Though city dwellers may not realize it, agriculture is a big source of carbon emissions. That’s because of livestock’s production of methane, how manure is handled, and soil management (something as simple as tilling the soil releases greenhouse gases). Dairy geniuses Mike and Sue McCloskey, partners in one of the country’s biggest dairy operations, have come up with an elegant approach to tackling several of these problems at once in the hopes of creating a zero-carbon footprint dairy farm. At the heart of the operation: a process that turns their dairies’ tons of cow manure into natural-gas fuel. Here’s how it works.
Renewables just finished another record-breaking year, with more money invested ($329 billion) and more capacity added (121 gigawatts) than ever before, according to new data released Thursday by Bloomberg New Energy Finance.
This wasn't supposed to happen. Oil, coal and natural gas bottomed out over the last 18 months, with bargain prices not seen in a decade. That's just one of a handful of reasons 2015 should have been a rough year for clean energy. But the opposite was true.
Using new superconductive materials, Whyte’s team (at MIT) has designed a fusion reactor they say should be able to profitably generate grid-scale power using smaller equipment at a much lower cost than current models under development.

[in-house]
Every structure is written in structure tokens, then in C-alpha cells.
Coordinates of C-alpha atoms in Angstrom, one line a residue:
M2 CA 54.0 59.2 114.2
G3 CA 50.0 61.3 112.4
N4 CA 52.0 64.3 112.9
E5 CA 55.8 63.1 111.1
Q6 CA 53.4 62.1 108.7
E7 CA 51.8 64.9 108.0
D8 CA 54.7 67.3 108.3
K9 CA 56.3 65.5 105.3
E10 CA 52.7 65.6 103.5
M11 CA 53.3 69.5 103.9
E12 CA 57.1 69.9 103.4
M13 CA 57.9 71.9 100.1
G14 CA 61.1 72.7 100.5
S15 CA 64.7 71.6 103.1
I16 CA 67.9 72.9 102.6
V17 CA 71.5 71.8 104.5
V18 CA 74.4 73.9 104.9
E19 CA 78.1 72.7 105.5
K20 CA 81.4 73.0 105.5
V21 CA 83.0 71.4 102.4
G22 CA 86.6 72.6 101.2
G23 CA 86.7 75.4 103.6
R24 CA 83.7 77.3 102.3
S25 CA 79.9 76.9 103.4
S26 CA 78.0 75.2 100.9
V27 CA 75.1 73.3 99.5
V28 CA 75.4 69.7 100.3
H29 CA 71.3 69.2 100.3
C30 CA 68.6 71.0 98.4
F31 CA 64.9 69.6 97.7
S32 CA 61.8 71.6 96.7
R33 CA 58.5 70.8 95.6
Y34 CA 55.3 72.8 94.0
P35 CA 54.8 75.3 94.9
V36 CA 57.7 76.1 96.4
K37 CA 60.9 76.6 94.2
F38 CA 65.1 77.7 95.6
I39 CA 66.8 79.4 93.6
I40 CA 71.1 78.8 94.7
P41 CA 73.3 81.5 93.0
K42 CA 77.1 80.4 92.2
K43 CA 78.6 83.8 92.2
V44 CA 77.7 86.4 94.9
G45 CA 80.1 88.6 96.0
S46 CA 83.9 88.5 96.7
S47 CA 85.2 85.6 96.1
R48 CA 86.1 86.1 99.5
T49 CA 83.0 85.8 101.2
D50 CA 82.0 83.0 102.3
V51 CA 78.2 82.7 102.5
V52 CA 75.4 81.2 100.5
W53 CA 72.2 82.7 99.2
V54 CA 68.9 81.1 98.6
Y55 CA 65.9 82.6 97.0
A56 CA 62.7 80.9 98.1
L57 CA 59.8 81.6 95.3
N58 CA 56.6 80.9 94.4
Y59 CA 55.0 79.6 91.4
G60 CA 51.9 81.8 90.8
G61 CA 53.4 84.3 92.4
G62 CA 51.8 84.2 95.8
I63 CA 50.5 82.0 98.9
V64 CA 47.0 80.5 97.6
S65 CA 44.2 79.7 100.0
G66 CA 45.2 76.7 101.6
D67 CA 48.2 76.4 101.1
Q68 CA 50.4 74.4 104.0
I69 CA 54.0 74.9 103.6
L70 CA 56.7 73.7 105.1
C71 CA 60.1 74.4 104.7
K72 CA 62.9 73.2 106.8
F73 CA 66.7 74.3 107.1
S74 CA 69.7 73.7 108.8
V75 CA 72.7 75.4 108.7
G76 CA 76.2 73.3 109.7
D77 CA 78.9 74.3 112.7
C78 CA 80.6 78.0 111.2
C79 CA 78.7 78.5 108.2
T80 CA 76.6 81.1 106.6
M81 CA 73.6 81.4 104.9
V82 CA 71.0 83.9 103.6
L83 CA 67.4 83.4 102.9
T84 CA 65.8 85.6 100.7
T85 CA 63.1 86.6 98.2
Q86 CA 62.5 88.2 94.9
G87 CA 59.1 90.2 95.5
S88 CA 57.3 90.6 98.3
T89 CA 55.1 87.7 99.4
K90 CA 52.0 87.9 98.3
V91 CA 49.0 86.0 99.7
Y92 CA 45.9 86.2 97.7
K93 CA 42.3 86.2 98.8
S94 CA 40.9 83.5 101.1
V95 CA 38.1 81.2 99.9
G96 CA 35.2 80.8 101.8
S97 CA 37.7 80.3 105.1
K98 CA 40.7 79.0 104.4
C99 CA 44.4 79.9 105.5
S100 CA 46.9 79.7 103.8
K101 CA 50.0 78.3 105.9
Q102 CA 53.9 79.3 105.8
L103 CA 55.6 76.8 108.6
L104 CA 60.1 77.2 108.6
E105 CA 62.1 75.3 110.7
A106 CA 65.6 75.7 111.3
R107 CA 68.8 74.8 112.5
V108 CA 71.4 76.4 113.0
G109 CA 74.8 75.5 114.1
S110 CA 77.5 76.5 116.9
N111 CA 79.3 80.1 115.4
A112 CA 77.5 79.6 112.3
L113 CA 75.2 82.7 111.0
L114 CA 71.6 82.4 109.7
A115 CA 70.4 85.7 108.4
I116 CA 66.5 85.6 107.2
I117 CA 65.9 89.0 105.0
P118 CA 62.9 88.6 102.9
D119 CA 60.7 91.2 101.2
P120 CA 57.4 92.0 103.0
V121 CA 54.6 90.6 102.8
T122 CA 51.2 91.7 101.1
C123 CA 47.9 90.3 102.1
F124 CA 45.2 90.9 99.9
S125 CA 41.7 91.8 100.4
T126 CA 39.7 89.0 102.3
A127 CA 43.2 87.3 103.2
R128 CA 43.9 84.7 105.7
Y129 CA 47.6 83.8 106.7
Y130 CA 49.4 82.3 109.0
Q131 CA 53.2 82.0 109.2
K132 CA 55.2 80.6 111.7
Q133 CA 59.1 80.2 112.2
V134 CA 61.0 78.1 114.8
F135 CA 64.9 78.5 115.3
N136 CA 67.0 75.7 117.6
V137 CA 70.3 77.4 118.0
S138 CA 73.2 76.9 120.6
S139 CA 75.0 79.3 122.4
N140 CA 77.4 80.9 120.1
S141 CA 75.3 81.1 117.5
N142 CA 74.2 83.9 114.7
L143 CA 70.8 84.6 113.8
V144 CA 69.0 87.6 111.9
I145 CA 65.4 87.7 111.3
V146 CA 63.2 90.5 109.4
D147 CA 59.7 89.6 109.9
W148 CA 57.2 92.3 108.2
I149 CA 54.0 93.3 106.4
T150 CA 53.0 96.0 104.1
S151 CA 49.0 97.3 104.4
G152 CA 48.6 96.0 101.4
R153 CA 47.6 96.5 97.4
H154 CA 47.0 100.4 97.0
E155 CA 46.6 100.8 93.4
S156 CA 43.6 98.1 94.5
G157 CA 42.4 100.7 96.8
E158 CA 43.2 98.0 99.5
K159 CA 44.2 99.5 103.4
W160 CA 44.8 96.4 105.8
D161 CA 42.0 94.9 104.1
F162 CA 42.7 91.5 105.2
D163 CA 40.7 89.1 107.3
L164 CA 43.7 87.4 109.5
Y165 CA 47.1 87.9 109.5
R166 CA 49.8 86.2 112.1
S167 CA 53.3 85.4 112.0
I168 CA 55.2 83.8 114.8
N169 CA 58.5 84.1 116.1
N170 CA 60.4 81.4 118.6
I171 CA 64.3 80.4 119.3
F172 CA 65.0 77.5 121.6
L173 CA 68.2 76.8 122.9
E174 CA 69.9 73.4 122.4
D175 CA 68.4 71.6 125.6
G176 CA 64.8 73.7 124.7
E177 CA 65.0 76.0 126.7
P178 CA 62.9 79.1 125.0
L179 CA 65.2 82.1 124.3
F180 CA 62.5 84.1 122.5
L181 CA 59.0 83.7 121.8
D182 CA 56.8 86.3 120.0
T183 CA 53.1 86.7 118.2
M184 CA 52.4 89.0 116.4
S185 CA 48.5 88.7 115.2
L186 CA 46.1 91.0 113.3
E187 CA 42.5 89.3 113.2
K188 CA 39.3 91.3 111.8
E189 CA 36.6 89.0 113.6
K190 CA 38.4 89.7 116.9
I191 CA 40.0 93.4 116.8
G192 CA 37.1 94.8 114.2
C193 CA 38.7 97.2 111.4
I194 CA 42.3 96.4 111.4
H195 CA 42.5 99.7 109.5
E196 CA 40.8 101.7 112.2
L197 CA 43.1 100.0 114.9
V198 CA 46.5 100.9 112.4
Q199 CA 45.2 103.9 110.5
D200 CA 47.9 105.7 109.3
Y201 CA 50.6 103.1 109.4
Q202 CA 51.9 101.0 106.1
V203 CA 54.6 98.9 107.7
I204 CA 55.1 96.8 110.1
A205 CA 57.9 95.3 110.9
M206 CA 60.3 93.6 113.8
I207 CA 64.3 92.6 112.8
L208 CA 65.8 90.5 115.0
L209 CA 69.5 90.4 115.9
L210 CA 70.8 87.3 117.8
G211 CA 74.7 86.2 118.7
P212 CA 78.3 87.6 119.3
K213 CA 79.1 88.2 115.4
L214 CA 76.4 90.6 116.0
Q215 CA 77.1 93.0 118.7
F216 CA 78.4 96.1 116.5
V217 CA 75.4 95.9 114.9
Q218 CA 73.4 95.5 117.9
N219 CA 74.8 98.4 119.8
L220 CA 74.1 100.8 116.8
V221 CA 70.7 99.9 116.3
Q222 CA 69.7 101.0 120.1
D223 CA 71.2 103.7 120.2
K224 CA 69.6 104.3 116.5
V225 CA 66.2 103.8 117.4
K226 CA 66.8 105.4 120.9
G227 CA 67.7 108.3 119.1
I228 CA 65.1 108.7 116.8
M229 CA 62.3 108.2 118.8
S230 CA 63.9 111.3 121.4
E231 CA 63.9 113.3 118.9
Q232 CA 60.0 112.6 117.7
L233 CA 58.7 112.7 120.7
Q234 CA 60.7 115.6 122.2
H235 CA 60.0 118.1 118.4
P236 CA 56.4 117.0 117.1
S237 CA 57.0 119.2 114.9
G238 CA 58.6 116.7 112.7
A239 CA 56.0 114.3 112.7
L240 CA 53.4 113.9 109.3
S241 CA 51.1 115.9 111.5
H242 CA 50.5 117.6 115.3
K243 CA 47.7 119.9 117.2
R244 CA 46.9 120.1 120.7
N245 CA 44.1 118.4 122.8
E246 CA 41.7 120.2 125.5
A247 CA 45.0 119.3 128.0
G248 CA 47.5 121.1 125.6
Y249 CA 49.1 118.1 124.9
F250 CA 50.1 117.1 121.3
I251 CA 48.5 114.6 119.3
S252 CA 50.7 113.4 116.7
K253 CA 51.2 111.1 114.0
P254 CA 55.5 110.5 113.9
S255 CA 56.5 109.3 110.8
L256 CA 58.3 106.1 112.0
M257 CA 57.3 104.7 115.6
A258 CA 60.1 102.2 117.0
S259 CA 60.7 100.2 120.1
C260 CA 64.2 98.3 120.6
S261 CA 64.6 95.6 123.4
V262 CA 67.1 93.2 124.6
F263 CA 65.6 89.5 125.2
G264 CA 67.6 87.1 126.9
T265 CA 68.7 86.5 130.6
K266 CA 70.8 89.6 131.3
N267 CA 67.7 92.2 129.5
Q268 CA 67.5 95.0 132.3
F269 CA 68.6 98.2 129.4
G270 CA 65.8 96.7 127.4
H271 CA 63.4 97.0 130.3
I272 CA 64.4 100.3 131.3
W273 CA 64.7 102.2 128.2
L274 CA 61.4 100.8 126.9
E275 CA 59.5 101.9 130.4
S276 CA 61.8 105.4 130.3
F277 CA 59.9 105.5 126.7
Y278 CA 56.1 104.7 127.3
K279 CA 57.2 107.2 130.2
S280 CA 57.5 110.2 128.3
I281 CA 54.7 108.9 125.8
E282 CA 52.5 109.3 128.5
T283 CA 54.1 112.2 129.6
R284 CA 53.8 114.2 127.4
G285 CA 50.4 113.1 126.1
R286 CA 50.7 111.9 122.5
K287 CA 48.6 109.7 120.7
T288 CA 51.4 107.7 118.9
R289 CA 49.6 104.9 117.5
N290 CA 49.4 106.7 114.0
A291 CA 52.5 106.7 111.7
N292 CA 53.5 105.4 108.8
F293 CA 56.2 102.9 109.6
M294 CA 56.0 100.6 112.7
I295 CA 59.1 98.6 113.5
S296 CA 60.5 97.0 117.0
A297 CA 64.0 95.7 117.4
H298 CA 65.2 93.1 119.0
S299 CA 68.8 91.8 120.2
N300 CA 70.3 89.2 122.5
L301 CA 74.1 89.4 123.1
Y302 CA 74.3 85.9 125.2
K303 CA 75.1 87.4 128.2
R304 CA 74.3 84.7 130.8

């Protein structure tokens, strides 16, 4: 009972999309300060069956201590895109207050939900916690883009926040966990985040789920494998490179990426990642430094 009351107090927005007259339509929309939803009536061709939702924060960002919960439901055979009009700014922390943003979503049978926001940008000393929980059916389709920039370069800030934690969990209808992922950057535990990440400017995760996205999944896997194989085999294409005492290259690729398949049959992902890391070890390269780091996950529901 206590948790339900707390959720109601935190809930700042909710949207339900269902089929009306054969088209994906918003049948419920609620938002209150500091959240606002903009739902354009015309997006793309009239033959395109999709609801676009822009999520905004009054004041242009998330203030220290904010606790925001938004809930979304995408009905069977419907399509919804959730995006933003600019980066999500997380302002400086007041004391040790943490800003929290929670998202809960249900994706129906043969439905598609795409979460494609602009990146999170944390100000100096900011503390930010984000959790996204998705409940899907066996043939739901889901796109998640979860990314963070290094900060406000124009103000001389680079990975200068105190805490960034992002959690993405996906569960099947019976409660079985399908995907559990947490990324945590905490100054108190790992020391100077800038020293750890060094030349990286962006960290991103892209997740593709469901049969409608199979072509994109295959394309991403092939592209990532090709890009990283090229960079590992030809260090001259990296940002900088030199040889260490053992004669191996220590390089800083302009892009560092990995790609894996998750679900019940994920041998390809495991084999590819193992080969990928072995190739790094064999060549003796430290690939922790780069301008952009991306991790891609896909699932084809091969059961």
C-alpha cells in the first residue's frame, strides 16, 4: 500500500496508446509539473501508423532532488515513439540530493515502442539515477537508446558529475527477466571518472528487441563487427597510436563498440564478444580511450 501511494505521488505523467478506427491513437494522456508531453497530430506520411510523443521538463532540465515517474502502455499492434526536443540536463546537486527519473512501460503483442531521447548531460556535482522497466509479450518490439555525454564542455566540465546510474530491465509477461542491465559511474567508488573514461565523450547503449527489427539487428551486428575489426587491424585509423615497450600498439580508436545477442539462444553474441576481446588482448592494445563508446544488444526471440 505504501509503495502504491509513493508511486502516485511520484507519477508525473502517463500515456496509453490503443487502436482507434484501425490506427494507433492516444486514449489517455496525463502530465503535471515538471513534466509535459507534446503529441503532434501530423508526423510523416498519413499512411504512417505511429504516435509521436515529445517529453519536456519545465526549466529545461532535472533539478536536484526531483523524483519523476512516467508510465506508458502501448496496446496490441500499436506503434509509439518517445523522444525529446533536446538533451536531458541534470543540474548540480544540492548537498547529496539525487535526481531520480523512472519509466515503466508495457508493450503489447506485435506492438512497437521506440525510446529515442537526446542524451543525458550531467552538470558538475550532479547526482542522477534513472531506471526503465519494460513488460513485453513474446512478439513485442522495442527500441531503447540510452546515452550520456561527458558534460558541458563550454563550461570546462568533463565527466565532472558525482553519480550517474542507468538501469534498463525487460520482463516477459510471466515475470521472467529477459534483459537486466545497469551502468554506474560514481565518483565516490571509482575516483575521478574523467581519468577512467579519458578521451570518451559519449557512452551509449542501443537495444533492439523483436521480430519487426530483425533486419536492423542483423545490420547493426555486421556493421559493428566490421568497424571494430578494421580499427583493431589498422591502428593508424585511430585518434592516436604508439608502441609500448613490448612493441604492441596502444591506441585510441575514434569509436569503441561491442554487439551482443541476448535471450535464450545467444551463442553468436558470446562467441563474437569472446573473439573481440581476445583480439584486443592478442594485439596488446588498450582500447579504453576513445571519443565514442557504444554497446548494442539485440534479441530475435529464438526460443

1. Materials The team’s highly conductive magnetic coil, made from rare-earth barium copper oxide, requires less cooling than coils in other models. This helps reduce the reactor’s volume and weight by a factor of 10, Whyte says.
2. Results At the size of “a small building,” the reactor’s added conductivity would also double the strength of its magnetic field, upping fusion output by volume 16-fold, Whyte says.
StoreDot says its smartphone batteries can fully recharge in 60 seconds, compared with an hour and a half for the average device. Proprietary amino acids, used in place of some of a typical battery’s lithium components, allow for safer, quicker charging, StoreDot says.
Cheniere Energy, based in Houston, has spent more than a decade, and upwards of $20 billion, turning 1,000 acres of swamp into the first LNG export terminal in the continental U.S. When the terminal goes live later this year, it will change the dynamics of the energy market in North America. The U.S. will be on its way to becoming a net exporter of natural gas. About 700 million cubic feet of the stuff will begin arriving each day from all over the country—from Texas, Pennsylvania, Ohio, and as far away as North Dakota—to this spot at the end of America’s natural gas pipeline network.
At the terminal, the gas will circulate through roughly a mile of steel pipes and refrigeration systems organized into metal racks spread out across the plant. The racks aren’t unlike the one on the back of a household refrigerator, except they’re 500 feet wide and a quarter of a mile long. In the heart of each rack are two “cold boxes,” the biggest of which is a 1,400-ton, seven-story steel rectangle.
Over about five minutes, the gas will cool until it becomes a super-dense liquid, weighing 3.5 pounds per gallon, after which it will get pumped into those giant storage tanks. From there it will be loaded onto foreign tankers and sold to customers worldwide, from power utilities in Spain and Britain to state-owned gas corporations in India and Korea.